A Year Without "Made in China" provides you with a thought-provoking and thoroughly entertaining account of how the most populous nation on Earth influences almost every aspect of our daily lives. Drawing on her years as an award-winning journalist, author Sara Bongiorni fills this book with engaging stories and anecdotes of her family's attempt to outrun China's reach–by boycotting Chinese made products–and does a remarkable job of taking a decidedly big-picture issue and breaking it down to a personal level.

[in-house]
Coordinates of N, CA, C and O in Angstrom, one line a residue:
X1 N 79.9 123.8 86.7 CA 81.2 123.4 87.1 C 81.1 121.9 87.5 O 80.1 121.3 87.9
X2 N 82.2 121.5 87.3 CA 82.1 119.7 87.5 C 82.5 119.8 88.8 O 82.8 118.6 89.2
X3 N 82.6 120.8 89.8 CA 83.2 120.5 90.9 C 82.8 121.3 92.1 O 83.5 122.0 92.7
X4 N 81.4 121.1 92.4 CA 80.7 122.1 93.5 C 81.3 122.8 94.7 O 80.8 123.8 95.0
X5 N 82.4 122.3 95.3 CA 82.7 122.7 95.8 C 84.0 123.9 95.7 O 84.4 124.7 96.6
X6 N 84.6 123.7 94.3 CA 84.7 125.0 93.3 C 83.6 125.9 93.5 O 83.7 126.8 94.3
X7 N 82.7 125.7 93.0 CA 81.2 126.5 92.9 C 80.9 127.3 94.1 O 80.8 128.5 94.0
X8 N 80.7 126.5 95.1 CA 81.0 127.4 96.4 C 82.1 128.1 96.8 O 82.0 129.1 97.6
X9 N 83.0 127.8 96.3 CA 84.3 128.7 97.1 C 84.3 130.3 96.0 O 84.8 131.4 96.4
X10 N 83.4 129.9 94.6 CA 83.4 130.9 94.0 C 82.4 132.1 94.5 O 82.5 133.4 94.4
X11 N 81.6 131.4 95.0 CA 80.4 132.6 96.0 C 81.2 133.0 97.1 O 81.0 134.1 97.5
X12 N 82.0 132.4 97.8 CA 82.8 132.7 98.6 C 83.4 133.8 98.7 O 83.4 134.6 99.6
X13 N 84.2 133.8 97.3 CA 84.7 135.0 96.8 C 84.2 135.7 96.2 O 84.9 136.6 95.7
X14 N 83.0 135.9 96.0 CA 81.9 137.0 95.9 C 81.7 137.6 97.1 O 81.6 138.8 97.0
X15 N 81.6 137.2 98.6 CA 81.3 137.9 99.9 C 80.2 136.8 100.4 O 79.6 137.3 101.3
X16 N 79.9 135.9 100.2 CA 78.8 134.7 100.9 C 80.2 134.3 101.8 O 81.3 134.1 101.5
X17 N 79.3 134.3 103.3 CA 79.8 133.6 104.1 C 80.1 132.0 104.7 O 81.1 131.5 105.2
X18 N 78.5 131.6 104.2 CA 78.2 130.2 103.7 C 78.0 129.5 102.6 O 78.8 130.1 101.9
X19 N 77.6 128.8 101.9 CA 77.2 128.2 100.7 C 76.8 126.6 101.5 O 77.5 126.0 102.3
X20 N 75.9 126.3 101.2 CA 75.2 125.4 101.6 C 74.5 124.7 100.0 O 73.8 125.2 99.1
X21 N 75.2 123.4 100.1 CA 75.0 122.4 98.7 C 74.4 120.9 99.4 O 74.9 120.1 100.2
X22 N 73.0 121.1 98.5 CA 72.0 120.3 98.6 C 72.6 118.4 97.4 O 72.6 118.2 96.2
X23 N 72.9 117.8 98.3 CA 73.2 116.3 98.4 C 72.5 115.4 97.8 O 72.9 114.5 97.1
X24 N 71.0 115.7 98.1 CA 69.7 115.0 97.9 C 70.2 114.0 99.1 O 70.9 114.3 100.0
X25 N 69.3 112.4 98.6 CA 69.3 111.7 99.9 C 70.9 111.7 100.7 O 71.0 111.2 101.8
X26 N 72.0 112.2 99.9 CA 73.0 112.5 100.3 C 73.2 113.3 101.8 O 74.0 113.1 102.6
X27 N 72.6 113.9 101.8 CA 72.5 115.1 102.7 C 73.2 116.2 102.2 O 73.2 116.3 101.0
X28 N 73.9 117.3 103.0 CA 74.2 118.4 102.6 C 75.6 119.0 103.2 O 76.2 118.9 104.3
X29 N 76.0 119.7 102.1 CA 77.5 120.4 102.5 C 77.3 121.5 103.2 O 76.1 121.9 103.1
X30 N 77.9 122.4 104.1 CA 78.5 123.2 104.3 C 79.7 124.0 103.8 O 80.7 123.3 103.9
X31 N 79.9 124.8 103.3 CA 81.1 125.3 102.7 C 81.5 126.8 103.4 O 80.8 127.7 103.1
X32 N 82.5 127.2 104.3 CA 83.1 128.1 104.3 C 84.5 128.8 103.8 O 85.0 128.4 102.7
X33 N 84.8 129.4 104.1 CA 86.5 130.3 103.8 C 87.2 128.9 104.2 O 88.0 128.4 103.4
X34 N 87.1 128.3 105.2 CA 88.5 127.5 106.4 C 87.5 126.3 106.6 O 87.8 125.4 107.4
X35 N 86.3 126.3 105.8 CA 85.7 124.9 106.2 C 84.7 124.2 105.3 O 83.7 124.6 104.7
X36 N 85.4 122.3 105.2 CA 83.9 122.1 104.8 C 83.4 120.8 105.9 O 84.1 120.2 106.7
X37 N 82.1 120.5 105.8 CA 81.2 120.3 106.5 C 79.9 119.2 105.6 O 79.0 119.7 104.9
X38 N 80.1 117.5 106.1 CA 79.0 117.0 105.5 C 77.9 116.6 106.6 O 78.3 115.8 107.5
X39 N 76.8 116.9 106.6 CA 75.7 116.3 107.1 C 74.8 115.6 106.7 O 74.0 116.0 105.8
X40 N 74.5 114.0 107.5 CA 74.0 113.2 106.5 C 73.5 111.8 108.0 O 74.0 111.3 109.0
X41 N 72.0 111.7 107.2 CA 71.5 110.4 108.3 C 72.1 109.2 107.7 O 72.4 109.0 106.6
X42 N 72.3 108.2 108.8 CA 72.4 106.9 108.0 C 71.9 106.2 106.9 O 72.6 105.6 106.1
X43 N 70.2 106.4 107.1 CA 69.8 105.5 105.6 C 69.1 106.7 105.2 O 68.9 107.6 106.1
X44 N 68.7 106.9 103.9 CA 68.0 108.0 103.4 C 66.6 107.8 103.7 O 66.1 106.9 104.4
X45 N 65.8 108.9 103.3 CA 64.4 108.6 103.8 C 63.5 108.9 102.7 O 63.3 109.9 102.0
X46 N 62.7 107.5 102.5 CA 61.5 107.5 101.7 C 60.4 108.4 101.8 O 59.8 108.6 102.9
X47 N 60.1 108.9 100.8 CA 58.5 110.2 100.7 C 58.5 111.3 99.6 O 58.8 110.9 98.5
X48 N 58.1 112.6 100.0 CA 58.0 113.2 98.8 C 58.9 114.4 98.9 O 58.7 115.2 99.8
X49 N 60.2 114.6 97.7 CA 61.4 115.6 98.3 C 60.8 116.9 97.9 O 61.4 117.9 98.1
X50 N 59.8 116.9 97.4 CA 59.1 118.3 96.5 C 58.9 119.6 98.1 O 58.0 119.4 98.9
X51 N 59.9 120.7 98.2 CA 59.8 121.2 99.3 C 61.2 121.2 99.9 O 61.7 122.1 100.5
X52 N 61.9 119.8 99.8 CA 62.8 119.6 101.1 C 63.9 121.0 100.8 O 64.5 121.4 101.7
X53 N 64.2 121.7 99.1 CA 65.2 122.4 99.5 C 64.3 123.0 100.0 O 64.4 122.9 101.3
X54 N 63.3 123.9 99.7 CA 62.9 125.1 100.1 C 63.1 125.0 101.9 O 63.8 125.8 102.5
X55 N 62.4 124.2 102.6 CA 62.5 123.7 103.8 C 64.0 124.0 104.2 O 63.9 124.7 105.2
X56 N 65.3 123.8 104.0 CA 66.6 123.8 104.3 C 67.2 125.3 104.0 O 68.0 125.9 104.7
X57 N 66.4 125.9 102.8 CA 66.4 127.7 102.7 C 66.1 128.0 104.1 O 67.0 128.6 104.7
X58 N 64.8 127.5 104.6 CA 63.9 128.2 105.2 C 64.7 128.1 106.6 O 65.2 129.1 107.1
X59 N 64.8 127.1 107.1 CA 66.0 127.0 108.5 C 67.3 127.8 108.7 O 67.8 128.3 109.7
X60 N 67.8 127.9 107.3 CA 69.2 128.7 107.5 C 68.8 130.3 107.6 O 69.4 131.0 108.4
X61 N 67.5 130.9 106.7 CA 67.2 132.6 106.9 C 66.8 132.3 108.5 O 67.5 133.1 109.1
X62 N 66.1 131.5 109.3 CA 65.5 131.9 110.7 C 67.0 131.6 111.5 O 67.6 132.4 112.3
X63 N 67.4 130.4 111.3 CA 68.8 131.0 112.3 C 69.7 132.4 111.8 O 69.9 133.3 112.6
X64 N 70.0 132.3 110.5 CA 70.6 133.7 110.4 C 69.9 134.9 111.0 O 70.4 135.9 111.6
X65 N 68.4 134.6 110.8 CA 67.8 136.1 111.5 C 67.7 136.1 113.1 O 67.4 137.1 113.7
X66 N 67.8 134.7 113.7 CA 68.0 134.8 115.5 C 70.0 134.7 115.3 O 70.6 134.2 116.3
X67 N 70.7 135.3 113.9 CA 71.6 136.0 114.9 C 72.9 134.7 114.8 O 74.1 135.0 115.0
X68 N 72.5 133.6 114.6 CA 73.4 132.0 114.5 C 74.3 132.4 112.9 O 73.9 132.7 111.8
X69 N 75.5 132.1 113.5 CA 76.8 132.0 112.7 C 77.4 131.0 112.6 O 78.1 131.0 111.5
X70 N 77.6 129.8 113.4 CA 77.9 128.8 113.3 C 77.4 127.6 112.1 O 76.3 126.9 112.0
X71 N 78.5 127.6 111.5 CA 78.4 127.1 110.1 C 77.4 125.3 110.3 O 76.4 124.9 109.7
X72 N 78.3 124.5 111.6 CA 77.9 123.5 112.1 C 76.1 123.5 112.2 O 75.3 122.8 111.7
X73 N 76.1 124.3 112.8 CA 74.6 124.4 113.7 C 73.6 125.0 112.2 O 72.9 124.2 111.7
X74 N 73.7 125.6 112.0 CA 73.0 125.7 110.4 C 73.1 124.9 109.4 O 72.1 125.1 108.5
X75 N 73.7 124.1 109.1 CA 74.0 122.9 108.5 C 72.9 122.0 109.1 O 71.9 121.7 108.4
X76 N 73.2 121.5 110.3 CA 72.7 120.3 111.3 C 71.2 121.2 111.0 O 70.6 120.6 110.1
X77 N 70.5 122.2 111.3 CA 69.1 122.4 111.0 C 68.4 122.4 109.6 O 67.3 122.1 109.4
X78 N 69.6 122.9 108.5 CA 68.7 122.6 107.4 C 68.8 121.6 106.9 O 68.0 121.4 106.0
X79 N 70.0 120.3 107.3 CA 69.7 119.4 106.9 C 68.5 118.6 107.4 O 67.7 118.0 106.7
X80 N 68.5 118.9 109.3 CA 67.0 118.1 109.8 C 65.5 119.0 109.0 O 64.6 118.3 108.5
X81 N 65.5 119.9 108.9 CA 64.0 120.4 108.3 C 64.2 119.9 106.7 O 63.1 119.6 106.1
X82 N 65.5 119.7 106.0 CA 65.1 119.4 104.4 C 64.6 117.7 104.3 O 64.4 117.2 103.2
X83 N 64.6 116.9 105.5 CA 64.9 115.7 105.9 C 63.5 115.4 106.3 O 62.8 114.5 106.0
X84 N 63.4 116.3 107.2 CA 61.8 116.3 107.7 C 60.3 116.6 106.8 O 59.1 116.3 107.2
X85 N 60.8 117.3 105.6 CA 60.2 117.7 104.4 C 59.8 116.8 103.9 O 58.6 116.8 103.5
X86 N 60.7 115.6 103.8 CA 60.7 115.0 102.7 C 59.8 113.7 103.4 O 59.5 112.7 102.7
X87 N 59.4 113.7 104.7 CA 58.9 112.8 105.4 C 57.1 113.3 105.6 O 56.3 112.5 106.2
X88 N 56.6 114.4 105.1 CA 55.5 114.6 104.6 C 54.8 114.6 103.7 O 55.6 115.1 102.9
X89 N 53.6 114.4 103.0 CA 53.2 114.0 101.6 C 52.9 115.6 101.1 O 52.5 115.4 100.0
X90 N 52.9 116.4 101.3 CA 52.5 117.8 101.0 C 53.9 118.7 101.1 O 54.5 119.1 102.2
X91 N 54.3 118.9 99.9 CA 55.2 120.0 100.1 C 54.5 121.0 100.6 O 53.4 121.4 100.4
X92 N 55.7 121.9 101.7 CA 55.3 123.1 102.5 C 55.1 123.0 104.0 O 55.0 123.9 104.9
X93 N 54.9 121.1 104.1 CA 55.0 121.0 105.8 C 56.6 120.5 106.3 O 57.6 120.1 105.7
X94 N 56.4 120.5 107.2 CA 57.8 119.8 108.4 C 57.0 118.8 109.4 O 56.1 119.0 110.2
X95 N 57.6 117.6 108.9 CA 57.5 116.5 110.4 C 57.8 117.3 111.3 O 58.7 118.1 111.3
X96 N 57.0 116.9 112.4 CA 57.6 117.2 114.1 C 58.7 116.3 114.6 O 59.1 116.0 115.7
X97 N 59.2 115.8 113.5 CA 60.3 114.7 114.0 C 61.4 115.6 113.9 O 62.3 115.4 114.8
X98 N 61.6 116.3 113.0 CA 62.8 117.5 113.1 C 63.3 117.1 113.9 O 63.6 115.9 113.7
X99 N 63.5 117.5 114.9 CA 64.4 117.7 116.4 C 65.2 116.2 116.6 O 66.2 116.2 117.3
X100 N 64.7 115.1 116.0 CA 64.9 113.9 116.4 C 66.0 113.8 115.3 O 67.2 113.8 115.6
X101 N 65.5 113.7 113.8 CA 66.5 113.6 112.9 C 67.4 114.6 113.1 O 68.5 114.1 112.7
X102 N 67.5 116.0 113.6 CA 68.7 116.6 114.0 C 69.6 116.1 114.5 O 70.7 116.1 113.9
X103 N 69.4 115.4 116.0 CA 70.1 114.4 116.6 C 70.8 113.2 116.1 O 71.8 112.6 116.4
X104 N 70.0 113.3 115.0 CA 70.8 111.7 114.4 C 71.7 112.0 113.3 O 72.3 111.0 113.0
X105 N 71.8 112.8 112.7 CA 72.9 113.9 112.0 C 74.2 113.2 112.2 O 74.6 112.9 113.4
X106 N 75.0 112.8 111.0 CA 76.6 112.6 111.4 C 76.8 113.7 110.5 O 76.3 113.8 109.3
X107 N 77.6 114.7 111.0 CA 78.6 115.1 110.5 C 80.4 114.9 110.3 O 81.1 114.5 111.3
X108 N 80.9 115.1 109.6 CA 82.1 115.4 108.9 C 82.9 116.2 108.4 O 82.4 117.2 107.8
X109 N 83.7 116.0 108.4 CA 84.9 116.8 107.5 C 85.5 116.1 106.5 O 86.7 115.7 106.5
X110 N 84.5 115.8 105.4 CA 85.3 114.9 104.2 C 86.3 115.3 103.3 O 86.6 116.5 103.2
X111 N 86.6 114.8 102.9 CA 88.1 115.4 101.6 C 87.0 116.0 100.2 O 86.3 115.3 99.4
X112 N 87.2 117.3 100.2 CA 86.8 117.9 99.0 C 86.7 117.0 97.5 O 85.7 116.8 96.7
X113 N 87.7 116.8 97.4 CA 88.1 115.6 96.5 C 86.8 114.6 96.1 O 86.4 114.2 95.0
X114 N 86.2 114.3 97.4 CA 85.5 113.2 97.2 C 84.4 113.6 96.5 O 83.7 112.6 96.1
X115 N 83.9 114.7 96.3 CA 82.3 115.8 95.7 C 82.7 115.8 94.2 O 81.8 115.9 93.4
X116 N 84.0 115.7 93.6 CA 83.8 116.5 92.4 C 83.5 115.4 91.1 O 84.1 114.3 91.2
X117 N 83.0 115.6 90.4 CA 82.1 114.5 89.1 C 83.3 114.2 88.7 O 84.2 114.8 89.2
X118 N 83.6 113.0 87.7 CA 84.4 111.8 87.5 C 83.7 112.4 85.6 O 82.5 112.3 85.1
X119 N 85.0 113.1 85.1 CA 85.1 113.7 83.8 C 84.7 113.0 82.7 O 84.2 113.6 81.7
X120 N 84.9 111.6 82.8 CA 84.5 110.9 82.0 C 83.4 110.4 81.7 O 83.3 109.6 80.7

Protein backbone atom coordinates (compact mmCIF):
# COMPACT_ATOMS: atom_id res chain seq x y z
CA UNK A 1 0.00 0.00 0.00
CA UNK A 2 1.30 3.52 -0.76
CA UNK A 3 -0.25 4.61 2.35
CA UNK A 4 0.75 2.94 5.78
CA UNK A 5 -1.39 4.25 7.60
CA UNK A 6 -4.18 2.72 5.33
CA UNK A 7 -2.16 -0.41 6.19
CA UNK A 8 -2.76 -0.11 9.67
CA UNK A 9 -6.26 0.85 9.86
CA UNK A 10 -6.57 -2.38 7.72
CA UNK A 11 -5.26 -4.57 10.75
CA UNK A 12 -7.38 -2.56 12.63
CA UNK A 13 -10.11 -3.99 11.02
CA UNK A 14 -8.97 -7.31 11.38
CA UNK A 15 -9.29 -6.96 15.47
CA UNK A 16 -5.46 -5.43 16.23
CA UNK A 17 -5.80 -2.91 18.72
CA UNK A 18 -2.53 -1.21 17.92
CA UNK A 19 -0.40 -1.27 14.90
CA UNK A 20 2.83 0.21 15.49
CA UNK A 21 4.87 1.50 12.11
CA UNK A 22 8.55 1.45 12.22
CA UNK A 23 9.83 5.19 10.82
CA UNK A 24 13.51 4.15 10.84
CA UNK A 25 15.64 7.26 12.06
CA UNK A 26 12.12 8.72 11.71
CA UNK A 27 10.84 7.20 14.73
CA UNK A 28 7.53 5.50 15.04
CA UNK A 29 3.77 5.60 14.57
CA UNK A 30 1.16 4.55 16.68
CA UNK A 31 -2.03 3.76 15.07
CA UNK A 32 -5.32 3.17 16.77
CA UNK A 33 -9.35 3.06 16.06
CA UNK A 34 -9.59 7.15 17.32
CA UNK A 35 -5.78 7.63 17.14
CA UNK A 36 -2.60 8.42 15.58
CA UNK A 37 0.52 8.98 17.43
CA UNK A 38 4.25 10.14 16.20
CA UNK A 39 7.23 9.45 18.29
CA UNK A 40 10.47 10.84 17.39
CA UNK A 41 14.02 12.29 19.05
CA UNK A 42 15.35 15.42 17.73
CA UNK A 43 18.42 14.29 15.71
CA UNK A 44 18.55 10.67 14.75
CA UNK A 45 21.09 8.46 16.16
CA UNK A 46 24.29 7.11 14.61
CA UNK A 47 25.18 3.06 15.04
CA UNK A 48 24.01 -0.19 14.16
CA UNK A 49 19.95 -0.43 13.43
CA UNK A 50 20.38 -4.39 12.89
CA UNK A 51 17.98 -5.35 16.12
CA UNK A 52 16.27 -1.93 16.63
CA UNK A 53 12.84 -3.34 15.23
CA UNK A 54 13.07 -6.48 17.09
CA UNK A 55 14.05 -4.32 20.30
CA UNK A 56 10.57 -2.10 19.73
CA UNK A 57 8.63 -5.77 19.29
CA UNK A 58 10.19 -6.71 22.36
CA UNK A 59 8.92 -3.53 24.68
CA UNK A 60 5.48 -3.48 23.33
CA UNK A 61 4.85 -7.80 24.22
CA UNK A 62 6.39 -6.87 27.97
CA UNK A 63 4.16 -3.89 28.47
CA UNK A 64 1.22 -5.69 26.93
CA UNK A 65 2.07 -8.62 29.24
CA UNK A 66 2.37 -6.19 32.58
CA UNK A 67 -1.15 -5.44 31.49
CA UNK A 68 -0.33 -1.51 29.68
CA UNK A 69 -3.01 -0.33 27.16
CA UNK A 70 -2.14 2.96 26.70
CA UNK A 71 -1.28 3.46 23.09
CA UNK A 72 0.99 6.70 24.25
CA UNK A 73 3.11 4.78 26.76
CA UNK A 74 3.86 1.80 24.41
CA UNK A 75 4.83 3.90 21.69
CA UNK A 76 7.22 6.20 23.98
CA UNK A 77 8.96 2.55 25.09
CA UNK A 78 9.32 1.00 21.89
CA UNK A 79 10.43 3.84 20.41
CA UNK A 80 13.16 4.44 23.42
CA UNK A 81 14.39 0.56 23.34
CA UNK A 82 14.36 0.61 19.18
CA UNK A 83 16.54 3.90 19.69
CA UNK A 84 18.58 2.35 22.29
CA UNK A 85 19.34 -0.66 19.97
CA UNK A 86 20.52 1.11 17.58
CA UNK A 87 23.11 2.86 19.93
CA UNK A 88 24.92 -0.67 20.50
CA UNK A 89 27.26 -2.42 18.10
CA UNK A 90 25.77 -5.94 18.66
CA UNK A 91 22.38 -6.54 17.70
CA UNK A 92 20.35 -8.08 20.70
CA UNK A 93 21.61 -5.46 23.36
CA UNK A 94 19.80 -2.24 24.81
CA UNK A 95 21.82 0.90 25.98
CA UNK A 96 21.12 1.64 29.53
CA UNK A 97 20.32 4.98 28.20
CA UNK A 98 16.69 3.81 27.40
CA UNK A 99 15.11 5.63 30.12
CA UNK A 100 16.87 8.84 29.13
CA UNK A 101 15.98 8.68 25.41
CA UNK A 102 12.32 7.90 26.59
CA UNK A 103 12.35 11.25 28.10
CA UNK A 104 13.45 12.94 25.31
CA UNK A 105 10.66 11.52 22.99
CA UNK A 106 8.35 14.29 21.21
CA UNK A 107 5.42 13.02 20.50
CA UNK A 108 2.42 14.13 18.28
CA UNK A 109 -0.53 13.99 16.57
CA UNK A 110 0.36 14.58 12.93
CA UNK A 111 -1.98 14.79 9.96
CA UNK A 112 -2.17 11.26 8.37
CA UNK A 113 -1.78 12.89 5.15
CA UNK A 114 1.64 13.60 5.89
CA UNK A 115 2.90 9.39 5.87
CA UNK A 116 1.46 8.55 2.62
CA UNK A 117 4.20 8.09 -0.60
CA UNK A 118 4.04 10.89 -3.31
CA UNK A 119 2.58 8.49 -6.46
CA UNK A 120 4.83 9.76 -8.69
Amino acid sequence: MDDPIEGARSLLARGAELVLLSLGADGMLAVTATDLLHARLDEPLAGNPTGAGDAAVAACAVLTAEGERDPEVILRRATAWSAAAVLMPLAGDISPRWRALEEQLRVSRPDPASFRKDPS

Journalist Bongiorni, on a post-Christmas day mired deep in plastic toys and electronics equipment, makes up her mind to live for a year without buying any products made in China, a decision spurred less by notions of idealism or fair trade-though she does note troubling statistics on job loss and trade deficits-than simply "to see if it can be done." In this more personal vein, Bongiorni tells often funny, occasionally humiliating stories centering around her difficulty procuring sneakers, sunglasses, DVD players and toys for two young children and a skeptical husband. With little insight into global economics or China's manufacturing practices, readers may question the point of singling out China when cheap, sweatshop-produced products from other countries are fair game (though Bongiorni cheerfully admits the flaws in her project, she doesn't consider fixing them). Still, Bongiorni is a graceful, self-deprecating writer, and her comic adventures in self-imposed inconvenience cast an interesting sideways glance at the personal effects of globalism, even if it doesn't easily connect to the bigger picture.